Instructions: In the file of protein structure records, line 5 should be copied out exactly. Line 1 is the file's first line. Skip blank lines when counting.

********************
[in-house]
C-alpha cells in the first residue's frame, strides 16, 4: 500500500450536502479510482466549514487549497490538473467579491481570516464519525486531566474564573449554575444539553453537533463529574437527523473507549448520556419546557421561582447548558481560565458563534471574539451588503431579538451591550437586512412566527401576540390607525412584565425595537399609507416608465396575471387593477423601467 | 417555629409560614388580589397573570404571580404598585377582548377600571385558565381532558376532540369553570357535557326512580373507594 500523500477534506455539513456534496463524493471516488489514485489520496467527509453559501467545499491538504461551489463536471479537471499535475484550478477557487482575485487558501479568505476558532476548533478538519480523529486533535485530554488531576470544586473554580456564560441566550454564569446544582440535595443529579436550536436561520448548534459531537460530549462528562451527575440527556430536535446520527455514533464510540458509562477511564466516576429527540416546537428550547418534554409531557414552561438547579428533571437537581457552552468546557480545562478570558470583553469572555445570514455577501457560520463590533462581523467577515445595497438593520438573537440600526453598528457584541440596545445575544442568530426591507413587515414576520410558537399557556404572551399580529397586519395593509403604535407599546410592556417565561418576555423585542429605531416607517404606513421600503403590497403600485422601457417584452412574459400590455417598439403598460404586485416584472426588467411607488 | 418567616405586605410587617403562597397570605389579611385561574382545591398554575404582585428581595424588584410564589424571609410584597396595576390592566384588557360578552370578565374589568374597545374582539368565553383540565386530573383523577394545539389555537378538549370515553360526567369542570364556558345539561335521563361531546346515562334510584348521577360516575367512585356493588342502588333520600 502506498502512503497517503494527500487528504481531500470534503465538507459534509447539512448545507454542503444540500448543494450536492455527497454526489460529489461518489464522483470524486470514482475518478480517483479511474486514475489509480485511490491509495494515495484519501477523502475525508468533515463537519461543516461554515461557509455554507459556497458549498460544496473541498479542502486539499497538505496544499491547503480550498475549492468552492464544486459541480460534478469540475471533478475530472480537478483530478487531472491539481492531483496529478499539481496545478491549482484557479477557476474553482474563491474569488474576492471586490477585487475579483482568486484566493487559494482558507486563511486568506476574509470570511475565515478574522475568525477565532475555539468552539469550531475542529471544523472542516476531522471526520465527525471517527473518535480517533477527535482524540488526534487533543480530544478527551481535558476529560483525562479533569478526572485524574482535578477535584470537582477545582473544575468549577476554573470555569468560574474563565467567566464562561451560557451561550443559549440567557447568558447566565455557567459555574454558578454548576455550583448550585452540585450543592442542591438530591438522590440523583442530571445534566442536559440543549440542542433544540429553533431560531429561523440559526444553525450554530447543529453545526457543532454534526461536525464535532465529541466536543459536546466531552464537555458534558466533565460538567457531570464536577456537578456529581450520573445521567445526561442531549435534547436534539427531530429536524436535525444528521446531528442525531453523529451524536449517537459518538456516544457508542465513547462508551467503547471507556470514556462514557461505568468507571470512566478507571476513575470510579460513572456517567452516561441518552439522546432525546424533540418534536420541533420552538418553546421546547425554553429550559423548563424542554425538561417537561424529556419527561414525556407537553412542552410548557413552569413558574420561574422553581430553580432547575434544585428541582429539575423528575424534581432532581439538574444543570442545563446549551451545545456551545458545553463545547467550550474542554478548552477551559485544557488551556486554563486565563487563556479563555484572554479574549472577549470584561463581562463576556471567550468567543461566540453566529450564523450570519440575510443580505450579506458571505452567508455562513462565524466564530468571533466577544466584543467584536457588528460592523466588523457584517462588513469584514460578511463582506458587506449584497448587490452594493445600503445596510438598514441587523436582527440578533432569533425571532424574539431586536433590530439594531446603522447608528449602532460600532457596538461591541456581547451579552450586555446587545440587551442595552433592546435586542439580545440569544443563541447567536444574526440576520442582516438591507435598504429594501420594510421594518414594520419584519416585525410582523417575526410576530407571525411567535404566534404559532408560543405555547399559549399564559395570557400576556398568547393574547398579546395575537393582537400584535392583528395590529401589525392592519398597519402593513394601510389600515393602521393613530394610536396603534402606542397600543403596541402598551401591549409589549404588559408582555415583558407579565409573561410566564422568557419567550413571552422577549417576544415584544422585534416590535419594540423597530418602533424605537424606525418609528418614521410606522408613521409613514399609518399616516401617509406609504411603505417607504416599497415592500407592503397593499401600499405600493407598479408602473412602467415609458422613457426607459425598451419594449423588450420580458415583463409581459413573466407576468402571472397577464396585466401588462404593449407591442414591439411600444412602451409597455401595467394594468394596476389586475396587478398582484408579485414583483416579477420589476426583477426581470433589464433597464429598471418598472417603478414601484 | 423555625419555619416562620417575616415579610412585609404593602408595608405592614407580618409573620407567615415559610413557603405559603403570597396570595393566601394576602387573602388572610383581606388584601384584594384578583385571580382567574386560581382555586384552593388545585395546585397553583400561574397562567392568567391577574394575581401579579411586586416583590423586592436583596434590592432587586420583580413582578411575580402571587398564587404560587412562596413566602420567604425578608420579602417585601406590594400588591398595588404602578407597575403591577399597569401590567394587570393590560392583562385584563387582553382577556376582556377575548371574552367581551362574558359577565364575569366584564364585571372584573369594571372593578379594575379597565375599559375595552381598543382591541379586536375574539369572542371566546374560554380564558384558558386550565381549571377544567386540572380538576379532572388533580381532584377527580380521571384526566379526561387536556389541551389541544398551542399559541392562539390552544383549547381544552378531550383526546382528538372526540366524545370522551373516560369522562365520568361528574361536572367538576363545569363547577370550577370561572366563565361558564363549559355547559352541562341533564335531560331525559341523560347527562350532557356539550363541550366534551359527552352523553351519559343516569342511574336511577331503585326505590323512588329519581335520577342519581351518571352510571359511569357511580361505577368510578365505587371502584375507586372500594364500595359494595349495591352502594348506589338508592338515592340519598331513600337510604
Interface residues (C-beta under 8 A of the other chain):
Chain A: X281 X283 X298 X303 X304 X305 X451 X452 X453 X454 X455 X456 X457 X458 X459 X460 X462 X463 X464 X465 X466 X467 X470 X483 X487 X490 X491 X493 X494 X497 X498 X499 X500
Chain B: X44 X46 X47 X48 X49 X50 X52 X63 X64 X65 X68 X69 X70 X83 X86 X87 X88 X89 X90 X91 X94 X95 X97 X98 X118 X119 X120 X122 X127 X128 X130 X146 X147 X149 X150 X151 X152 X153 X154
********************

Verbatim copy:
Chain B: X44 X46 X47 X48 X49 X50 X52 X63 X64 X65 X68 X69 X70 X83 X86 X87 X88 X89 X90 X91 X94 X95 X97 X98 X118 X119 X120 X122 X127 X128 X130 X146 X147 X149 X150 X151 X152 X153 X154